En Route to Spreading Out

“Gee, Mr Moire, if Einstein and Friedmann are right, some day the Universe will expand exponentially and everything dies. Even Dr Mack says that’s a downer.”

“First, it’s not ‘some day,’ it’s already. We’ve got evidence that exponential expansion became the dominant process five billion years ago. The interesting questions are about what happens during the expansion and what the timeline will be. That’s all controlled by a single weird parameter so naturally the parameter’s conventional symbol is w. Each major component of the Universe has its own value of w and they combine to predict the future course of the Universe.”

“Weird sounds like fun. What is it, another difference like the Cosmological Constant minus that mass‑pressure stuff?”

“Good guess, but it’s not a difference, It’s a ratio, between different flavors of energy.”

“Kinetic and potential, I’ll bet.”

“That split seems to be a common theme in Physics, doesn’t it? In this case, you’re almost right if we stretch things. One of the energy flavors is mass, including both normal and dark matter. If you take the long view, every atom of normal matter will sooner or later break down so you can think of it as a packet of potential energy, pent up and waiting for release. Dark matter, who knows? Anyway, w‘s denominator is mass per unit volume. The numerator’s a little trickier. As you guessed, we need something related to kinetic energy and we slide into that sideways.”

“How so?”

“Well, most of the normal matter is very dilute hydrogen which we can treat like a perfect gas. That’s something we’ve got a good theory for. Per unit volume, gas particle kinetic energy is proportional to pressure and that’s what we use for w‘s numerator. Averaged over the volume of space the pressure‑to‑mass ratio w for matter moving at ordinary speeds is effectively zero.”

“Does dark matter follow the same formula?”

“We pretend it does.”

“How about photons? They don’t have mass so that ratio would be infinity.”

“True, but they do carry momentum and it turns out w is simply ⅓ for photons and neutrinos and anything else traveling at relativistic speeds. Then there’s the Cosmological Constant’s w, which is minus‑one. Since the Big Bang we’ve gone from radiation‑dominated to matter‑dominated to Constant‑dominated; the effective w has shifted from somewhat positive to zero and into negative territory. Thanks to the surviving photons and matter, though, we’re still at least slightly above –1.0.”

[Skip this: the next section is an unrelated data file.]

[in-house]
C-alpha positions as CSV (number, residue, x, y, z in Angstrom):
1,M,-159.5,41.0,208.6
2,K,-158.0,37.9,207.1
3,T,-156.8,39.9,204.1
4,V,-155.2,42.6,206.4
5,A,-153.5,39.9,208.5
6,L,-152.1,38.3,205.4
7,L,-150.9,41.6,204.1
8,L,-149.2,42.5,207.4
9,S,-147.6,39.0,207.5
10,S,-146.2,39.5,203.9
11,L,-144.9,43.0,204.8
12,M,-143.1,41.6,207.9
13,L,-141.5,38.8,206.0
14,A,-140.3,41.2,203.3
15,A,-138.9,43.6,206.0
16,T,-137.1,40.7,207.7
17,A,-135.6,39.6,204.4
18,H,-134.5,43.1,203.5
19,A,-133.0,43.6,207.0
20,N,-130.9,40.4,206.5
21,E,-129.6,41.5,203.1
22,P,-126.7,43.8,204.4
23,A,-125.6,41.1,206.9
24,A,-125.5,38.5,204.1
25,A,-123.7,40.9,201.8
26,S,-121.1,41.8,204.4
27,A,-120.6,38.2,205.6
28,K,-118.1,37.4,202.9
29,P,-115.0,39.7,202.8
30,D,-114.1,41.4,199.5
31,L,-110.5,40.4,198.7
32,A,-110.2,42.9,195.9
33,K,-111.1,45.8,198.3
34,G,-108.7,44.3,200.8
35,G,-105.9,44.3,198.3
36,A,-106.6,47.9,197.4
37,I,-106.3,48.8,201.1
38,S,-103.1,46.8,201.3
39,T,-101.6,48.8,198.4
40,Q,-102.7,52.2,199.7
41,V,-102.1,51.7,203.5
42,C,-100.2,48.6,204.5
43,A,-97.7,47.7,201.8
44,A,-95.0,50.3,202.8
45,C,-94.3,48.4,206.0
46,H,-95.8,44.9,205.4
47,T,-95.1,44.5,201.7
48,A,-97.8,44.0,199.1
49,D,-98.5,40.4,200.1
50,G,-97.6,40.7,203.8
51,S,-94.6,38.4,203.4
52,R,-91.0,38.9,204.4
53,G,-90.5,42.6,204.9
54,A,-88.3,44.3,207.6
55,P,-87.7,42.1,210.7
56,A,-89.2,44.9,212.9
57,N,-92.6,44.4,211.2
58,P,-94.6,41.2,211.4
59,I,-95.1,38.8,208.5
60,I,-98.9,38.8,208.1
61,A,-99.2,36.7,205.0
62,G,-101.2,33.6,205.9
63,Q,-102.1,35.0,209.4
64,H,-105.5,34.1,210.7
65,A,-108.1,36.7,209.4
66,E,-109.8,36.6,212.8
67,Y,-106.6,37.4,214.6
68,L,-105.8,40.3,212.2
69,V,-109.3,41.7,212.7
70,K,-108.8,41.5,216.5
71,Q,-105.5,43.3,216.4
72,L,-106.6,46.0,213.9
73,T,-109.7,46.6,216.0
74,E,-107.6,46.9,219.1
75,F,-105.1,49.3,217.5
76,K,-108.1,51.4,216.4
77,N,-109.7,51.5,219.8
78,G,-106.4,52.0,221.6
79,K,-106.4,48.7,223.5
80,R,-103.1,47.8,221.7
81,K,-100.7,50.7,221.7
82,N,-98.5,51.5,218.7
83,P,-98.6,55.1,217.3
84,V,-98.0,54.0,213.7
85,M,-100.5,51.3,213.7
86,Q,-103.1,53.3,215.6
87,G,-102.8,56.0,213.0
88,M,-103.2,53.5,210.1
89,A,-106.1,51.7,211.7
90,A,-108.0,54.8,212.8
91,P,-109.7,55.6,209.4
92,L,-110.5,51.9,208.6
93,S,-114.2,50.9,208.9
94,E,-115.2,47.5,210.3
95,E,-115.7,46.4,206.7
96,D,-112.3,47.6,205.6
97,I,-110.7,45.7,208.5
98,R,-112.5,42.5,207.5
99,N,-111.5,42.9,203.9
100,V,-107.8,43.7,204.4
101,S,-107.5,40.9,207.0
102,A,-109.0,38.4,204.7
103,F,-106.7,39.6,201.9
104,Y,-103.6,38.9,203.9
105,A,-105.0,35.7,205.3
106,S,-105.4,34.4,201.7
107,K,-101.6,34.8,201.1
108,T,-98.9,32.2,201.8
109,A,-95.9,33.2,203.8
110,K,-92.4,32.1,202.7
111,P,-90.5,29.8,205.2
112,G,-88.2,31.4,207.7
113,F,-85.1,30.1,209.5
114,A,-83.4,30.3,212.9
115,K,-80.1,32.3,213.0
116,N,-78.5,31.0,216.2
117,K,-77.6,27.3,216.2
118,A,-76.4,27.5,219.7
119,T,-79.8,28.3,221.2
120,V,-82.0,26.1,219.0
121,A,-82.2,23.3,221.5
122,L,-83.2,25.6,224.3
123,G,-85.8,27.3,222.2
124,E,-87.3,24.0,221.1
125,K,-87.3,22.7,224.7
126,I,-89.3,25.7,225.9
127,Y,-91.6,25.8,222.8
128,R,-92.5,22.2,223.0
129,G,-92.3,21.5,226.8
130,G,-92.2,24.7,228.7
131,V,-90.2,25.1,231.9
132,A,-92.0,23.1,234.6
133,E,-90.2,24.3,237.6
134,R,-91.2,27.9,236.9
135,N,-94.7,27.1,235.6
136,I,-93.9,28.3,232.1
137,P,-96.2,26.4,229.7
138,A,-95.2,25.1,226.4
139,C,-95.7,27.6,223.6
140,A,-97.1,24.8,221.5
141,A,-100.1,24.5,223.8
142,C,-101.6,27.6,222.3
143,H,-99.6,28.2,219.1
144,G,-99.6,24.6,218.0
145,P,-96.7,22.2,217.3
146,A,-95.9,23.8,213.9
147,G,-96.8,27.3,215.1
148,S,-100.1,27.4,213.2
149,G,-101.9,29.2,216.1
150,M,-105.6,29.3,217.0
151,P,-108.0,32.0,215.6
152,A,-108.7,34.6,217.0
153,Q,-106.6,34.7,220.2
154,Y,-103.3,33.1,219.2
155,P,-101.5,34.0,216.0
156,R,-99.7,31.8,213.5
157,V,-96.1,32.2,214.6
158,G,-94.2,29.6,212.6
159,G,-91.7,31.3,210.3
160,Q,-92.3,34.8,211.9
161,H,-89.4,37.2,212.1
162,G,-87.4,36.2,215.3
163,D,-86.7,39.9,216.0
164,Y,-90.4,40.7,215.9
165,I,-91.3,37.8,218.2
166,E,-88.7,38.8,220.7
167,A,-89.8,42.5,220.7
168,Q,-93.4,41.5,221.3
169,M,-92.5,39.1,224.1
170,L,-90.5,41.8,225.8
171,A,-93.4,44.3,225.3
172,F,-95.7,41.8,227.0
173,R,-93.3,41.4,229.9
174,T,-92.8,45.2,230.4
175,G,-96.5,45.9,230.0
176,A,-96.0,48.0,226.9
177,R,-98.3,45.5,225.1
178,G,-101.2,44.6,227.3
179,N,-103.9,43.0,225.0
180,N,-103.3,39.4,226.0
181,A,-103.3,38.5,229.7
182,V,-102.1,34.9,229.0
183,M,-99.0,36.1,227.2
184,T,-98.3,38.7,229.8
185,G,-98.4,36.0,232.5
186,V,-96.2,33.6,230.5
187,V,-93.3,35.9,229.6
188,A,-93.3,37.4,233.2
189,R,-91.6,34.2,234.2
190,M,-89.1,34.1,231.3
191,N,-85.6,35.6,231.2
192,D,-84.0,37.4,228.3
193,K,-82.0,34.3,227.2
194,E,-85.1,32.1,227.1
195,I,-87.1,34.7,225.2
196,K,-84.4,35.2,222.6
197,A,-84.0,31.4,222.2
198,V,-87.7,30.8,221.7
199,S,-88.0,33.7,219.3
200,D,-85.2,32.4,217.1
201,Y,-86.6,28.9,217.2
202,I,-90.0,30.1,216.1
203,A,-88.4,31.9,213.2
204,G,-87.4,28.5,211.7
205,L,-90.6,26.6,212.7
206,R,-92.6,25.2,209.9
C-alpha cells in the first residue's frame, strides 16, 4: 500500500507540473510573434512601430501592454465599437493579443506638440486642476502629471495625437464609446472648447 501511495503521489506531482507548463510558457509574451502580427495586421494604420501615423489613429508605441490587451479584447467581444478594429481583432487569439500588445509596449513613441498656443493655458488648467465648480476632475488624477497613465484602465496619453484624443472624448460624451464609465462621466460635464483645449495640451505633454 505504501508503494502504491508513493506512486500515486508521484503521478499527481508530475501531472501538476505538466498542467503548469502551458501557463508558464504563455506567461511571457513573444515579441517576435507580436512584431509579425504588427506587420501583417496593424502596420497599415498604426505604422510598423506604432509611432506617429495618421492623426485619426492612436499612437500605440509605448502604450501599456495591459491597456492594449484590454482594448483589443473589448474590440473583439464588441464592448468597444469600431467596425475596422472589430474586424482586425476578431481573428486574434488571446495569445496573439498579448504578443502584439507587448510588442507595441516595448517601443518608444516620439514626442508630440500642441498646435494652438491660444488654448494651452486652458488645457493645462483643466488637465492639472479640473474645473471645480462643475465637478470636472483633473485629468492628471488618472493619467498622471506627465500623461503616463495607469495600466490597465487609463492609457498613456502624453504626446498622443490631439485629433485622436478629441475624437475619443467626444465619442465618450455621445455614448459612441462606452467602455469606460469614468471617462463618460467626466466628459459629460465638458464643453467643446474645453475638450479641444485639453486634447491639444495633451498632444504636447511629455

“What difference does that make?”

“Minus‑one is the boundary between fates for the Universe. More positive than that, gravity and electromagnetism are guaranteed to be stronger than dark energy. Expansion will move gravity‑bound objects farther away from each other, but the galaxies and each galaxy cluster will stay together. The supply of hydrogen that fuels new stars will peter out. Eventually all the stars will gutter out and disappear into the cold dark as they wait for their constituent atoms to decay. The whole process will take something like 1010¹⁰ years.”

“That’s dark, alright, but at least it’ll take a long time. What happens of w is more negative than minus‑one?”

“The Big Rip. If w is more negative than the threshold, dark energy will grow stronger with time. We don’t know of anything that would limit the growth. First dark energy overpowers gravity and allows the galaxies and stars to disperse. Then it overrides the electromagnetism that holds molecules and rocks together. Eventually even the weak and strong nuclear forces will be defeated — no more atoms. Depending on how extreme w is, figure something like 200 billion years, give or take an eon.”

“Wow. But wait, we’ve covered radiation and mass and the Constant and none of them have a w below the threshold. What can have a more negative w?”

“A hypothesis. If there is anything, pretty much all we have is a name, ‘phantom energy,’ which is even more tentative than ‘dark energy.’ People are working to evaluate w with data. Results so far are so close to –1.0 that we can’t tell if it’s above or below the threshold or just teetering on the brink.”

“Two hundred billion years or way more. No worries, hey?”

~~ Rich Olcott

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